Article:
Conny Waters – AncientPages.com - Recently, archaeologists in Pompeii discovered yet another 2,000-year-old well-preserved frescoed fast food counter used by the Romans.
In our earlier article on AncientPages we described ‘Thermopolium ‘, an ancient Roman restaurant (fast food counter) that offered warm meals and drinks. People who were hungry could visit a thermopolium and get something to eat fast.
Amphorae placed in front of the counter; the decorations on the counter depict on one side a beautiful figure of Nereid on a horse in a marine environment .
The discovery, which was made at the Regio V section of Pompeii, is another ancient evidence of daily life in the city that was buried under masses of volcanic ash when Mount Vesuvius erupted August 24, 79 AD.
Excavations were carried out for a longer time in the area, and revealed several well-preserved ruins of thermopolia in Pompeii and Herculaneum.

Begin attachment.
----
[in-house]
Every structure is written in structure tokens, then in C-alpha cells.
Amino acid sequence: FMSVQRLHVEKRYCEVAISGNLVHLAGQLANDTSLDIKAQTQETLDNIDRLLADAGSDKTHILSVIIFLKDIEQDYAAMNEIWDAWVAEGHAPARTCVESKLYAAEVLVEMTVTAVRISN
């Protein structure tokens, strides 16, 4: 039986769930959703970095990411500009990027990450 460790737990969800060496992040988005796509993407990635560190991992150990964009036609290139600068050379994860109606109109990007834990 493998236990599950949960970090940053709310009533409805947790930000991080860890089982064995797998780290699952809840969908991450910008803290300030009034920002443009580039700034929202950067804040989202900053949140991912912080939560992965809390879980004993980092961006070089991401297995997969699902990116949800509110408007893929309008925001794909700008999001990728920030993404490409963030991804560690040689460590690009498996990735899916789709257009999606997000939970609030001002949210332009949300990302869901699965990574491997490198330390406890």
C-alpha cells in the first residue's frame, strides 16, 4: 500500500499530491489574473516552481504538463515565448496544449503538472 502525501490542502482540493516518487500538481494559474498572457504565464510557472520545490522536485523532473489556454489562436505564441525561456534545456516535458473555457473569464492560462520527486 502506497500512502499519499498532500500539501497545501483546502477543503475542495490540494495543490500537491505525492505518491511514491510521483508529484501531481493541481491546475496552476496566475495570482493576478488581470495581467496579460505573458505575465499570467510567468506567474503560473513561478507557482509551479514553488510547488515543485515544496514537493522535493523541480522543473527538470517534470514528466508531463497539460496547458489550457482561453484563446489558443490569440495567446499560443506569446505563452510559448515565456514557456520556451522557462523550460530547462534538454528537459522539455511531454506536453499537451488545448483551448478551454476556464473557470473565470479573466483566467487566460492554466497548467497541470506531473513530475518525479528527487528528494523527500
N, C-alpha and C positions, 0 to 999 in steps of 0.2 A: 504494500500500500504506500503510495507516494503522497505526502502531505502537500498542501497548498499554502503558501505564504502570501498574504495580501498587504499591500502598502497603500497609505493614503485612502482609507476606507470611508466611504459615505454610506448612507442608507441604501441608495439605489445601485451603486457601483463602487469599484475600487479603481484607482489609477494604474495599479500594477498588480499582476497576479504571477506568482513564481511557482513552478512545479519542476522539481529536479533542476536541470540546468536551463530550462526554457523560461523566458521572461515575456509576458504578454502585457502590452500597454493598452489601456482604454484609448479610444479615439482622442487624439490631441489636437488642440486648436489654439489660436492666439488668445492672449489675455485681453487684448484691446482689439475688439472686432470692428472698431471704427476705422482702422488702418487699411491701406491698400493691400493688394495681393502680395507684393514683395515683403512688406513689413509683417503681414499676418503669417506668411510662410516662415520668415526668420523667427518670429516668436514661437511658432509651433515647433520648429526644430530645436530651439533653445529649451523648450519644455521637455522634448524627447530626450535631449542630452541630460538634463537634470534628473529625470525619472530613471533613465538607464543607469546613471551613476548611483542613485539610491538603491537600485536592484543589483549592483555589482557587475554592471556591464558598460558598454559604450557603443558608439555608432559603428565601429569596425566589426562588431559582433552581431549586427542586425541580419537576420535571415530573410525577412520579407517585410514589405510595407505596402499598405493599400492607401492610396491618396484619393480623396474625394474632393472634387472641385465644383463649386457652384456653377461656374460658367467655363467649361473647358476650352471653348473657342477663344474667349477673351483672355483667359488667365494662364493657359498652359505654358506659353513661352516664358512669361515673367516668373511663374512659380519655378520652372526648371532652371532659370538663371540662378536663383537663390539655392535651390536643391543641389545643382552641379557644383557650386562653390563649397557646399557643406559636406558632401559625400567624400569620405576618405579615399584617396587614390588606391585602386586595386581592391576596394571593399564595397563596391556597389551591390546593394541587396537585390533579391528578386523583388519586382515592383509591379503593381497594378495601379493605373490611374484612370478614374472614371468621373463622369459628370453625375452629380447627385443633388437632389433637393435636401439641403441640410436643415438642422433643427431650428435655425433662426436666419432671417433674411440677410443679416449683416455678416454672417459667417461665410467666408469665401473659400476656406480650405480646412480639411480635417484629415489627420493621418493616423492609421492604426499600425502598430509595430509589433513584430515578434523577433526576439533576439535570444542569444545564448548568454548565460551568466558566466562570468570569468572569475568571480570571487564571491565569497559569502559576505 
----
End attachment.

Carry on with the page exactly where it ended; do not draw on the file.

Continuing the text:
Thermopolium – Ancient Roman Restaurant Offered Fast Food But Was It A Good Idea To Eat There?
The recently unearthed ‘snack bar’ of old Roman times, was found with decorations that depict on one side, a beautiful figure of Nereid on horseback in a marine environment and on the other the illustration, most likely, of the activity itself that took place in the shop, almost like a commercial sign.
The ancient amphorae placed in front of the counter, at the time of the excavation, reflected exactly the painted image.
The thermopolis, where drinks and hot food were served, as the name of Greek origin indicates, preserved in large jars (dolia ) embedded in the counter of masonry, were very common in the Roman world, where it was customary to consume the prandium (the meal ) away from home.
Ruins of a thermopolium discovered in Pompeii. Credit: Public Domain
In Pompeii alone there are about eighty thermopolia similar to this one. Not everyone Roman had the time or possibility to cook at home and many poor Romans could not afford a private kitchen.
In the 'snack bars' in ancient Rome, people could get cheap meals like salty fish and coarse bread and baked cheese. As dessert, they could get honey and later drink spicy wine.
Written by Conny Waters – AncientPages.com Staff Writer